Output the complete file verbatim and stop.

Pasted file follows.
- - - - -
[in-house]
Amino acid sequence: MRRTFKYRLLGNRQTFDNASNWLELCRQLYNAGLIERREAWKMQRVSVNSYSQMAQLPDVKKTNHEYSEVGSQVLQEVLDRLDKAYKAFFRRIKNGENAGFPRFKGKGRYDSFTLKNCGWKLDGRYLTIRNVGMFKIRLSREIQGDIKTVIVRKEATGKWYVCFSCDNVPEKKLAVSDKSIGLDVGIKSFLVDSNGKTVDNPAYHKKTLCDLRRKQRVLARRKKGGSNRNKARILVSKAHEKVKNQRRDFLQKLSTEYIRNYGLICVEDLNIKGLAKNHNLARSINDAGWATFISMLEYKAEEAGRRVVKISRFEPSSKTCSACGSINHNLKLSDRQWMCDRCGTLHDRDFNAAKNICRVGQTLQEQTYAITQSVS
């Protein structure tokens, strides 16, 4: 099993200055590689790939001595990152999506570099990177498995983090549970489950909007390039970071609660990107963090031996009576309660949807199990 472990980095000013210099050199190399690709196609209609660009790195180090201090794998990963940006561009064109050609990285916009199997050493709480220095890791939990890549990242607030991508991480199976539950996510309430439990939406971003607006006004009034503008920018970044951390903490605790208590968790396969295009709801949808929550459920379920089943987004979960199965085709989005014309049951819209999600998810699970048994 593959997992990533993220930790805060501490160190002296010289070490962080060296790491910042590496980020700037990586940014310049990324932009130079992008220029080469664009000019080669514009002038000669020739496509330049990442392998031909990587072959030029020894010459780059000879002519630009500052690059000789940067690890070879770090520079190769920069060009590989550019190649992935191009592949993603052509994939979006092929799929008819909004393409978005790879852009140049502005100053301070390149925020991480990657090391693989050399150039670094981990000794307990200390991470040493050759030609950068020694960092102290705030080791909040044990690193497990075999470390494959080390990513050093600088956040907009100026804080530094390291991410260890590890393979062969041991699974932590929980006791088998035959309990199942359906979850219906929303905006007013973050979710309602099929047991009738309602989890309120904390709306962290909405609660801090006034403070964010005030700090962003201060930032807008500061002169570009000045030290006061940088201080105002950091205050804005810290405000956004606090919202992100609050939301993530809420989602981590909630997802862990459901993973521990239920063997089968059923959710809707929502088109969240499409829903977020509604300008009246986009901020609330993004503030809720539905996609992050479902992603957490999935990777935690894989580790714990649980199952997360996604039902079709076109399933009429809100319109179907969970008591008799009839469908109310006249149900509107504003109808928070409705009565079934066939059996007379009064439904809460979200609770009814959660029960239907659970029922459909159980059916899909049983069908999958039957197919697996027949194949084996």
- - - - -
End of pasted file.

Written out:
[in-house]
Amino acid sequence: MRRTFKYRLLGNRQTFDNASNWLELCRQLYNAGLIERREAWKMQRVSVNSYSQMAQLPDVKKTNHEYSEVGSQVLQEVLDRLDKAYKAFFRRIKNGENAGFPRFKGKGRYDSFTLKNCGWKLDGRYLTIRNVGMFKIRLSREIQGDIKTVIVRKEATGKWYVCFSCDNVPEKKLAVSDKSIGLDVGIKSFLVDSNGKTVDNPAYHKKTLCDLRRKQRVLARRKKGGSNRNKARILVSKAHEKVKNQRRDFLQKLSTEYIRNYGLICVEDLNIKGLAKNHNLARSINDAGWATFISMLEYKAEEAGRRVVKISRFEPSSKTCSACGSINHNLKLSDRQWMCDRCGTLHDRDFNAAKNICRVGQTLQEQTYAITQSVS
């Protein structure tokens, strides 16, 4: 099993200055590689790939001595990152999506570099990177498995983090549970489950909007390039970071609660990107963090031996009576309660949807199990 472990980095000013210099050199190399690709196609209609660009790195180090201090794998990963940006561009064109050609990285916009199997050493709480220095890791939990890549990242607030991508991480199976539950996510309430439990939406971003607006006004009034503008920018970044951390903490605790208590968790396969295009709801949808929550459920379920089943987004979960199965085709989005014309049951819209999600998810699970048994 593959997992990533993220930790805060501490160190002296010289070490962080060296790491910042590496980020700037990586940014310049990324932009130079992008220029080469664009000019080669514009002038000669020739496509330049990442392998031909990587072959030029020894010459780059000879002519630009500052690059000789940067690890070879770090520079190769920069060009590989550019190649992935191009592949993603052509994939979006092929799929008819909004393409978005790879852009140049502005100053301070390149925020991480990657090391693989050399150039670094981990000794307990200390991470040493050759030609950068020694960092102290705030080791909040044990690193497990075999470390494959080390990513050093600088956040907009100026804080530094390291991410260890590890393979062969041991699974932590929980006791088998035959309990199942359906979850219906929303905006007013973050979710309602099929047991009738309602989890309120904390709306962290909405609660801090006034403070964010005030700090962003201060930032807008500061002169570009000045030290006061940088201080105002950091205050804005810290405000956004606090919202992100609050939301993530809420989602981590909630997802862990459901993973521990239920063997089968059923959710809707929502088109969240499409829903977020509604300008009246986009901020609330993004503030809720539905996609992050479902992603957490999935990777935690894989580790714990649980199952997360996604039902079709076109399933009429809100319109179907969970008591008799009839469908109310006249149900509107504003109808928070409705009565079934066939059996007379009064439904809460979200609770009814959660029960239907659970029922459909159980059916899909049983069908999958039957197919697996027949194949084996």